Rapid technological improvements are democratizing access to high quality, chromosome-scale genome assemblies. No longer the domain of only the most highly studied model organisms, now non-traditional and emerging model species can be genome-enabled using a combination of sequencing technologies and assembly software. Consequently, old ideas built on sparse sampling across the tree of life have recently been amended in the face of genomic data drawn from a growing number of high-quality reference genomes. Arguably the most valuable are those long-studied species for which much is already known about their biology; what many term emerging model species. Here, we report a highly complete chromosome-scale genome assembly for the brown anole, Anolis sagrei – a lizard species widely studied across a variety of disciplines and for which a high-quality reference genome was long overdue. This assembly exceeds the vast majority of existing reptile and snake genomes in contiguity (N50 = 253.6 Mb) and annotation completeness. Through the analysis of this genome and population resequence data, we examine the history of repetitive element accumulation, identify the X chromosome, and propose a hypothesis for the evolutionary history of fusions between autosomes and the X that led to the sex chromosomes of A. sagrei.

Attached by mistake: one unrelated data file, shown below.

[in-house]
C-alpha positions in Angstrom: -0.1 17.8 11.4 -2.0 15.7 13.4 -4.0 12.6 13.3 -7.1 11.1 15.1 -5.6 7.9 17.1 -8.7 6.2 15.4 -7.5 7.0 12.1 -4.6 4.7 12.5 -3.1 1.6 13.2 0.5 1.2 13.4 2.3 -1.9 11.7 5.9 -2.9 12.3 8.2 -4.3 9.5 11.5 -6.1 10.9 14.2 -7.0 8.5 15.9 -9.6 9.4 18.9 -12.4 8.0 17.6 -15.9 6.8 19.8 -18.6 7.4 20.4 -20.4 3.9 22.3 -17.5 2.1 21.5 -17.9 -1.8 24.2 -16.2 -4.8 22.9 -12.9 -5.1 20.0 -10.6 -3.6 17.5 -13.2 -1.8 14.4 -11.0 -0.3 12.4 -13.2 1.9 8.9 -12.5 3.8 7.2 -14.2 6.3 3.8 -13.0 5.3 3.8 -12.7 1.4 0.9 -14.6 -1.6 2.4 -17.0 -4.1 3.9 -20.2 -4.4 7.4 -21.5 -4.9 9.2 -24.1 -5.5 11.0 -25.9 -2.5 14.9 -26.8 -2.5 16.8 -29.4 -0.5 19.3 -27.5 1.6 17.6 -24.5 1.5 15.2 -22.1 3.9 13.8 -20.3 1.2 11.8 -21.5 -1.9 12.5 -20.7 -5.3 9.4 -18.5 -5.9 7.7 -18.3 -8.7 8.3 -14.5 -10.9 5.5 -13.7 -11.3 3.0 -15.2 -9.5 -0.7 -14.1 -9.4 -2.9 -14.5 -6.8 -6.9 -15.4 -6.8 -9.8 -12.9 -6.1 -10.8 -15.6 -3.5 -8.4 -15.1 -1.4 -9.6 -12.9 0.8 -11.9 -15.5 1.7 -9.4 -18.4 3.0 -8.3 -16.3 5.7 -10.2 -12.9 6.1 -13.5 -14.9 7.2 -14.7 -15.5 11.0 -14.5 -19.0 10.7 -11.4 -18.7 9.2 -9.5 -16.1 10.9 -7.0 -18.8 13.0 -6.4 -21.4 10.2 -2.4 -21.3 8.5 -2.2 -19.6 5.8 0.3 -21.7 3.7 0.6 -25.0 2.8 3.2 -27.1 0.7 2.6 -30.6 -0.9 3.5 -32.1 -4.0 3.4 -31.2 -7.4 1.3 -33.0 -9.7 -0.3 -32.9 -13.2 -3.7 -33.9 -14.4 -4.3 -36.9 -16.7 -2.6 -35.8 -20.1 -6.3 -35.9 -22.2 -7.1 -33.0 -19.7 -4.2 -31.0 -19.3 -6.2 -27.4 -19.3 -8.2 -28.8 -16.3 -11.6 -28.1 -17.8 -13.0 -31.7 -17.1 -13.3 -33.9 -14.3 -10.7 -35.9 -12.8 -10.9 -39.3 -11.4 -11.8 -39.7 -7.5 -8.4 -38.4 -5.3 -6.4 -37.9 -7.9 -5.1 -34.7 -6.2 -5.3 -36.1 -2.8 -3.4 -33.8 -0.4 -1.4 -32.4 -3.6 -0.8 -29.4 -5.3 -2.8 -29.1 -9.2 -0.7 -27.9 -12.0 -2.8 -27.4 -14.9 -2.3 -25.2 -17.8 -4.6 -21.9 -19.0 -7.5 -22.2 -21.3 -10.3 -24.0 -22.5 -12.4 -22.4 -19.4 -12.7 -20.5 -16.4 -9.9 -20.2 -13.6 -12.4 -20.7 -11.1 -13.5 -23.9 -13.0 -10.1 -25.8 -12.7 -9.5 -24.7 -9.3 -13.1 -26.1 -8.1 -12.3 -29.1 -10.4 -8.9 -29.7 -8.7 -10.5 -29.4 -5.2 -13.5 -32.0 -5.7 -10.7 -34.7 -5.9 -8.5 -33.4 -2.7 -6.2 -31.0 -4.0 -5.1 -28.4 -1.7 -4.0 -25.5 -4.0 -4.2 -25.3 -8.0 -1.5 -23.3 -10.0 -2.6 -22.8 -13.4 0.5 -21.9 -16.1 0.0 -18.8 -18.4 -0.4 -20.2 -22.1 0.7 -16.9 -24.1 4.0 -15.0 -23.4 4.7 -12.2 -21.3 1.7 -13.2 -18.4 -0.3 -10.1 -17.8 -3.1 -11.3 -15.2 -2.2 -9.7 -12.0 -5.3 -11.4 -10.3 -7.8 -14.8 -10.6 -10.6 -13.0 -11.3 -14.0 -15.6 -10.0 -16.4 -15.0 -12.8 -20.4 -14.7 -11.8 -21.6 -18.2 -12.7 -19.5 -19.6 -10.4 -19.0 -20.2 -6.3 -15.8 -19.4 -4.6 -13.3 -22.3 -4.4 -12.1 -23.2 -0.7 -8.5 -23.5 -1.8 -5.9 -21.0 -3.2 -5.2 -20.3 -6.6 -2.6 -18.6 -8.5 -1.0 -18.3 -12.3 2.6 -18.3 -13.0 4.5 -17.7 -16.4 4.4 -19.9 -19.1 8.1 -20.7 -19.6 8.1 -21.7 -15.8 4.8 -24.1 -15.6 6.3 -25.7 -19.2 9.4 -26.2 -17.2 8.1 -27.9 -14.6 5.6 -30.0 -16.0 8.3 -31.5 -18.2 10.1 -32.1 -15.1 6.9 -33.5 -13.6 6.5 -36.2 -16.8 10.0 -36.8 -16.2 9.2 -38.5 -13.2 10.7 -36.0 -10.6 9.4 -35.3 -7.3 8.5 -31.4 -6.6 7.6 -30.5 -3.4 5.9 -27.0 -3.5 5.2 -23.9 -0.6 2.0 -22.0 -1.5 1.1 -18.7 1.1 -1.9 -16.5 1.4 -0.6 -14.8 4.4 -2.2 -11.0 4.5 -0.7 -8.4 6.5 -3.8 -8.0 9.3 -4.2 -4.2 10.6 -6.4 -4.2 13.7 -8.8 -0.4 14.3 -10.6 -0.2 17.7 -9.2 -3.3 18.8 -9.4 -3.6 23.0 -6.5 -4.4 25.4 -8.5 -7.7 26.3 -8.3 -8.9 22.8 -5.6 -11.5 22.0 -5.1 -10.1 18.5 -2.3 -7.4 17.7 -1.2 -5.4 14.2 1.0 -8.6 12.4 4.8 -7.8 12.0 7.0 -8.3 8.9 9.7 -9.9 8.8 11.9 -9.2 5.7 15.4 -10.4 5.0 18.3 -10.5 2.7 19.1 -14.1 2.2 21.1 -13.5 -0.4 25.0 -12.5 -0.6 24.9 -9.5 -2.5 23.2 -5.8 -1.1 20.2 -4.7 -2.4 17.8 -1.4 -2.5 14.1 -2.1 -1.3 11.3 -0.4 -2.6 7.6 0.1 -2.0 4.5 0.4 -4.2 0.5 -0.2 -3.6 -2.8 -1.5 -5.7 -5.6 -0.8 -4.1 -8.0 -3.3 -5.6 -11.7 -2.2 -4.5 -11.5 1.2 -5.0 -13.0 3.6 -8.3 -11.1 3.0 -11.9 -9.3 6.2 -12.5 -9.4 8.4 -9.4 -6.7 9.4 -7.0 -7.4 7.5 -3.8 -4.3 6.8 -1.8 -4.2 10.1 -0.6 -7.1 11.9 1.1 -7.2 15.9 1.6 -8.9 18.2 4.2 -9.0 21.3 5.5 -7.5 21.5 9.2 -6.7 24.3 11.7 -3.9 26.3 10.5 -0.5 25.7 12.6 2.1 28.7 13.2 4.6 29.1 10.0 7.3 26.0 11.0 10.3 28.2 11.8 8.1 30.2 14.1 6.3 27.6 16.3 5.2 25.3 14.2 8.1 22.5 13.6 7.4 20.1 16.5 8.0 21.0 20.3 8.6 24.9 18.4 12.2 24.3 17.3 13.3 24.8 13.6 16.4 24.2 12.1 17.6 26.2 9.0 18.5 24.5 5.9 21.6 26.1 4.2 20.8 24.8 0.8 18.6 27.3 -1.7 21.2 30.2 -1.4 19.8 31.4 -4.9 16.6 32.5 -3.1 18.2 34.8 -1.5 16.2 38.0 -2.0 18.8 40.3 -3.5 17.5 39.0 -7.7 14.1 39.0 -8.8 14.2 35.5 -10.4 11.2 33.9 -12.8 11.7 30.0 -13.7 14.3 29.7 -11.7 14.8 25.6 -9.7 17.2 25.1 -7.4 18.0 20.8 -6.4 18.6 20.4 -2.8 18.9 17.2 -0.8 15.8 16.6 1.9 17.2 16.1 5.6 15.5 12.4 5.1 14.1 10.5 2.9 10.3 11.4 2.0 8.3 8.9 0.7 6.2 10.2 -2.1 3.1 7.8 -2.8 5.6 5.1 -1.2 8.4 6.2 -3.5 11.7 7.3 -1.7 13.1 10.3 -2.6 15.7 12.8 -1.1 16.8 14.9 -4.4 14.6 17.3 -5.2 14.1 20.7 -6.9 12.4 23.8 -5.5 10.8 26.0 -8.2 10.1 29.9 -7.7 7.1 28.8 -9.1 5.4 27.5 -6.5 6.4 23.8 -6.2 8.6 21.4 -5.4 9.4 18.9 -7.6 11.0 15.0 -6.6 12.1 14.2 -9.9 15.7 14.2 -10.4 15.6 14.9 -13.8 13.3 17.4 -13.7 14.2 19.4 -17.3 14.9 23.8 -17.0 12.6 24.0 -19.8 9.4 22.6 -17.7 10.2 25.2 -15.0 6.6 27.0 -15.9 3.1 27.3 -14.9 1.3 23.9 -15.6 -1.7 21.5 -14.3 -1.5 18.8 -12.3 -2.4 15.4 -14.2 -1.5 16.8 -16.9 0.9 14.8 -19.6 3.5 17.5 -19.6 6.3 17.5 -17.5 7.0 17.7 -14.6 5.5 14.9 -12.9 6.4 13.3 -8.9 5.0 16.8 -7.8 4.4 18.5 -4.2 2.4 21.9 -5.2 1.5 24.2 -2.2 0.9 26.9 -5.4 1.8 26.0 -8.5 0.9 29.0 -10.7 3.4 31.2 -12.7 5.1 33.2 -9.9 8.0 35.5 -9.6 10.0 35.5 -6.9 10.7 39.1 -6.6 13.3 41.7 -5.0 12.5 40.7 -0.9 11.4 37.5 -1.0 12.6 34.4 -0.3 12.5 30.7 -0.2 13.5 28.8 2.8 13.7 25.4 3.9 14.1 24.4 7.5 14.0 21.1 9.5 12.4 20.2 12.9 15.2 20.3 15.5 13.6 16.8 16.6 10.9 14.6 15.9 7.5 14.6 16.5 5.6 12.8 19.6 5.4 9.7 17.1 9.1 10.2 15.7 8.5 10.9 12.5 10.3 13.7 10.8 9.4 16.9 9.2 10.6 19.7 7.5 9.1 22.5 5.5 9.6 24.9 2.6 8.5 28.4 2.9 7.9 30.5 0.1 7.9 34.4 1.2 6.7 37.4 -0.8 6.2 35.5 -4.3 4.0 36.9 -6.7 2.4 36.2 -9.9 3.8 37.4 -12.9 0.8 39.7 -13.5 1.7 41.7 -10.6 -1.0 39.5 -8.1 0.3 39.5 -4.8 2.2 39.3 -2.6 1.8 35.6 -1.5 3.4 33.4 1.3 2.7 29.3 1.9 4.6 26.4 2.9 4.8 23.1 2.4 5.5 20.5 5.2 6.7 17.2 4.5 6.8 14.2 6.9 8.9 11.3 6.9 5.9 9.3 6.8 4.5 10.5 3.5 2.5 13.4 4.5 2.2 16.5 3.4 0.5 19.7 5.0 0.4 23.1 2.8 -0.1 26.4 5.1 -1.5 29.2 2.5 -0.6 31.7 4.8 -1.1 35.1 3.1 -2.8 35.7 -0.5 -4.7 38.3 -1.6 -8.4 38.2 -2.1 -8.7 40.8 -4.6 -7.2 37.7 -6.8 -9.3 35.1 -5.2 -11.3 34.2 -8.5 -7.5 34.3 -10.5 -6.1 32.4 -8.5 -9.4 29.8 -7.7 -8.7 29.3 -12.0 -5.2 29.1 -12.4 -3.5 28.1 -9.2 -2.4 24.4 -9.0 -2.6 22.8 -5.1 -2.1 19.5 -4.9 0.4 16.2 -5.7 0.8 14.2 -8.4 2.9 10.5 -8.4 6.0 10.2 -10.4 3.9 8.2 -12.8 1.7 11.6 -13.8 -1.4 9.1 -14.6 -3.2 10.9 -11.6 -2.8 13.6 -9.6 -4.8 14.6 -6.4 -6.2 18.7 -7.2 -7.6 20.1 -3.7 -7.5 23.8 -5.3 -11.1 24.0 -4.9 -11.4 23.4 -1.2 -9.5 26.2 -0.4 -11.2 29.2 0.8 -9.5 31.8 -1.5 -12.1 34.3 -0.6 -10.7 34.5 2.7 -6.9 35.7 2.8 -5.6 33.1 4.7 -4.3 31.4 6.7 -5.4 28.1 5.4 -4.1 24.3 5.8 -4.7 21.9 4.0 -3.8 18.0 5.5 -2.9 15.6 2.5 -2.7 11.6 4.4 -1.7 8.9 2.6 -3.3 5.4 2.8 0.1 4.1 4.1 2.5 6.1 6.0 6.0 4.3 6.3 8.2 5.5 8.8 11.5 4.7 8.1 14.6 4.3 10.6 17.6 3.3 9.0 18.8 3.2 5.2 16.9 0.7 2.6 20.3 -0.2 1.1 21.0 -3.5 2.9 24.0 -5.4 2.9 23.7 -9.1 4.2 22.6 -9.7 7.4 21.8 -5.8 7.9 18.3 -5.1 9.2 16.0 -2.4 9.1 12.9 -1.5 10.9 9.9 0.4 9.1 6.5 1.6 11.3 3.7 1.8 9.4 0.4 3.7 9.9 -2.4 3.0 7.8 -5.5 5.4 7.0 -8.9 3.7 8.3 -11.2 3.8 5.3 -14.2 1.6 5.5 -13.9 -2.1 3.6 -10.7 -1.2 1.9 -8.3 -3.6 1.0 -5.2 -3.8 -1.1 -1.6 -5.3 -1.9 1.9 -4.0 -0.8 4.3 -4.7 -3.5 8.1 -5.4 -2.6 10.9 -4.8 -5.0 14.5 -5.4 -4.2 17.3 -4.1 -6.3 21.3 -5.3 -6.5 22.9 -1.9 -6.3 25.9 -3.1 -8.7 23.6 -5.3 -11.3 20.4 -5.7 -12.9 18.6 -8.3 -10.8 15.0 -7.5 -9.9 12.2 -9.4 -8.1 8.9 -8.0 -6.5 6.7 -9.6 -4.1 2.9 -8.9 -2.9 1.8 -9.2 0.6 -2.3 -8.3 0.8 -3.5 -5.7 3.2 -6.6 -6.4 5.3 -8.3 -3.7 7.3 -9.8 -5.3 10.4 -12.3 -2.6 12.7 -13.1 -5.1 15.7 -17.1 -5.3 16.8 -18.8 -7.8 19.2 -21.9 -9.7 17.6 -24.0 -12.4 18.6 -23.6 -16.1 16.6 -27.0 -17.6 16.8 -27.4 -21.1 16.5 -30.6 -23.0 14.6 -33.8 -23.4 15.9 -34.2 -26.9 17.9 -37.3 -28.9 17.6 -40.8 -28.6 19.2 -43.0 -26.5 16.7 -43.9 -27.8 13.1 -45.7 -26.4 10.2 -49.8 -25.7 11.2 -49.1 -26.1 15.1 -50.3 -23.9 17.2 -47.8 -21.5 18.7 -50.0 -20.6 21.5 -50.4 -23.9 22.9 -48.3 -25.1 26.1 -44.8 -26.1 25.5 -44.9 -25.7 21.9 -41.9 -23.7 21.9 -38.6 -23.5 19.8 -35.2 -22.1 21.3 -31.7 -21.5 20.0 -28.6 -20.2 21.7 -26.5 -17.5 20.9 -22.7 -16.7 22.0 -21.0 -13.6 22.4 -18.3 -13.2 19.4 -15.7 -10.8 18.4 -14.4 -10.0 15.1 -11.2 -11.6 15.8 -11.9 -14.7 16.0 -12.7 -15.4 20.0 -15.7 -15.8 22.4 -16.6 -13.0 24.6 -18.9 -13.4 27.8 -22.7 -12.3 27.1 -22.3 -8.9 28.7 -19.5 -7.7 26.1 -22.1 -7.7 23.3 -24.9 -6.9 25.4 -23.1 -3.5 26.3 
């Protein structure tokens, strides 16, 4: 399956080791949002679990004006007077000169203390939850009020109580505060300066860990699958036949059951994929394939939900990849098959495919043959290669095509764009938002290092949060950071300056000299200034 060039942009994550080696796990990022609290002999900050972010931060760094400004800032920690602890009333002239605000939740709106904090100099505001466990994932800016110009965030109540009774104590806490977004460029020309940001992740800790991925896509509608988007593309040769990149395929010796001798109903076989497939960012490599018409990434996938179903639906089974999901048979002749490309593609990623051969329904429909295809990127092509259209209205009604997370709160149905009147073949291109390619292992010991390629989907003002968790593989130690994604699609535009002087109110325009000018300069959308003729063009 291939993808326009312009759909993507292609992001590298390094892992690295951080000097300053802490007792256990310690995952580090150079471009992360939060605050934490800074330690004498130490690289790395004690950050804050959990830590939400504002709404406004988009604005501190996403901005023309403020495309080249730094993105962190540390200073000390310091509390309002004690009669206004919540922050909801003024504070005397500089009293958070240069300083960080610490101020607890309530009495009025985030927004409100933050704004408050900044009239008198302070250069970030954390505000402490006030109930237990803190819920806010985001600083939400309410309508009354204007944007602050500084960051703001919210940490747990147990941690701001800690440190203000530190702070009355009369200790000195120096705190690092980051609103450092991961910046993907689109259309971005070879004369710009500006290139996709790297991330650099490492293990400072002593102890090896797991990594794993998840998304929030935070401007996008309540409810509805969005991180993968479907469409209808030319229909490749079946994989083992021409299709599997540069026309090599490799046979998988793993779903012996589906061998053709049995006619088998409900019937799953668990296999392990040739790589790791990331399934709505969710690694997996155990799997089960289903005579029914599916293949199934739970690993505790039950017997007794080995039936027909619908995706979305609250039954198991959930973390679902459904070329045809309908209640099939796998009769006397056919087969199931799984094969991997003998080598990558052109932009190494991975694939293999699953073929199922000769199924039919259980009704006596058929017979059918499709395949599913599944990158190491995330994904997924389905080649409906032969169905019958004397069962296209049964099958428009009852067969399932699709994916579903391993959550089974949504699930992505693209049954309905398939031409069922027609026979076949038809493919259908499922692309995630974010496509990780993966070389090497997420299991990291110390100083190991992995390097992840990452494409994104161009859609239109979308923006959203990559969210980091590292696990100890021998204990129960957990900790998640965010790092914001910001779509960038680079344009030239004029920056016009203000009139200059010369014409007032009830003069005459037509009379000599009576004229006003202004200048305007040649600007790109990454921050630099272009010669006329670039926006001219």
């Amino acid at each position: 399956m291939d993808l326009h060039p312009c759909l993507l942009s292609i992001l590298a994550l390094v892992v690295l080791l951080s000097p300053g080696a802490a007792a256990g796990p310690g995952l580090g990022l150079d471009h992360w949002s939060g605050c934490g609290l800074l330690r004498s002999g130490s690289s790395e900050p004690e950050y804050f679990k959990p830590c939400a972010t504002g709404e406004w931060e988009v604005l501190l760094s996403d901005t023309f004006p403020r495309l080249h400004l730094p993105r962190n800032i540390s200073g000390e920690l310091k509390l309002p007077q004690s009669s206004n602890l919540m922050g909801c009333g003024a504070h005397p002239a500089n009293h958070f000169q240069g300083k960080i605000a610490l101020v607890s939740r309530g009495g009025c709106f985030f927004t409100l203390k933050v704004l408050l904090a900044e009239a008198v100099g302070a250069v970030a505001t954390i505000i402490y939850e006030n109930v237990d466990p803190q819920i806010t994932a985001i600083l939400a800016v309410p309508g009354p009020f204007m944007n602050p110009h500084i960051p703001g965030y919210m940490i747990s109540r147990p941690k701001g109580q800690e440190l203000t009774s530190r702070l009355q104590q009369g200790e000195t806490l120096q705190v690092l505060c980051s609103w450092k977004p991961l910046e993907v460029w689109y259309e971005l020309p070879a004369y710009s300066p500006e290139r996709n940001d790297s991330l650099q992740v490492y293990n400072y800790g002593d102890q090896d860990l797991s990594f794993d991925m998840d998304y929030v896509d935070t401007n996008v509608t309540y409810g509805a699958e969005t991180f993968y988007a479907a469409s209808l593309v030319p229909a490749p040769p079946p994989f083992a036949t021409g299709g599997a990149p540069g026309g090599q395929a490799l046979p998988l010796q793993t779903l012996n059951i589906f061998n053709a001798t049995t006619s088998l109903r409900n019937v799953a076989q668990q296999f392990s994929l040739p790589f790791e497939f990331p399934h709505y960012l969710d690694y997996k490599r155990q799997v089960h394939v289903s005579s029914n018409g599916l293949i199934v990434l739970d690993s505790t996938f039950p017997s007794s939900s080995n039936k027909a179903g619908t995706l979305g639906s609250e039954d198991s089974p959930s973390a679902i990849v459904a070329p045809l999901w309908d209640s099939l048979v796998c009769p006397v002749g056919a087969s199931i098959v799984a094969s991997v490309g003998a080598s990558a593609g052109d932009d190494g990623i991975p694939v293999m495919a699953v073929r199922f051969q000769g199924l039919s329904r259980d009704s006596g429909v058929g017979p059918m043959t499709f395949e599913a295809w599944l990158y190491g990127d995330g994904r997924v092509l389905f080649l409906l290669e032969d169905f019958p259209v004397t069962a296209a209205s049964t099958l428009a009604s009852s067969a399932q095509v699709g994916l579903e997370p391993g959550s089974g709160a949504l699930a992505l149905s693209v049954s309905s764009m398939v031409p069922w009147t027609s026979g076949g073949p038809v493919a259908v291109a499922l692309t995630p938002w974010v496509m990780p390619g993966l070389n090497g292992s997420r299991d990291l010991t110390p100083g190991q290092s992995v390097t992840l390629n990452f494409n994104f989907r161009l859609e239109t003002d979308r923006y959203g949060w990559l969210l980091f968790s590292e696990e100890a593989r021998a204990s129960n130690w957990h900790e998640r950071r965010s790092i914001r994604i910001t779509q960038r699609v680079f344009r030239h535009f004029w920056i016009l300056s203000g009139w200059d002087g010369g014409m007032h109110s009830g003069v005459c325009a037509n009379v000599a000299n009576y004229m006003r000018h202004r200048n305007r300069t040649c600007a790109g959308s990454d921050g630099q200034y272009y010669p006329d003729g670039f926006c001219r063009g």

|Status||Published - 2022|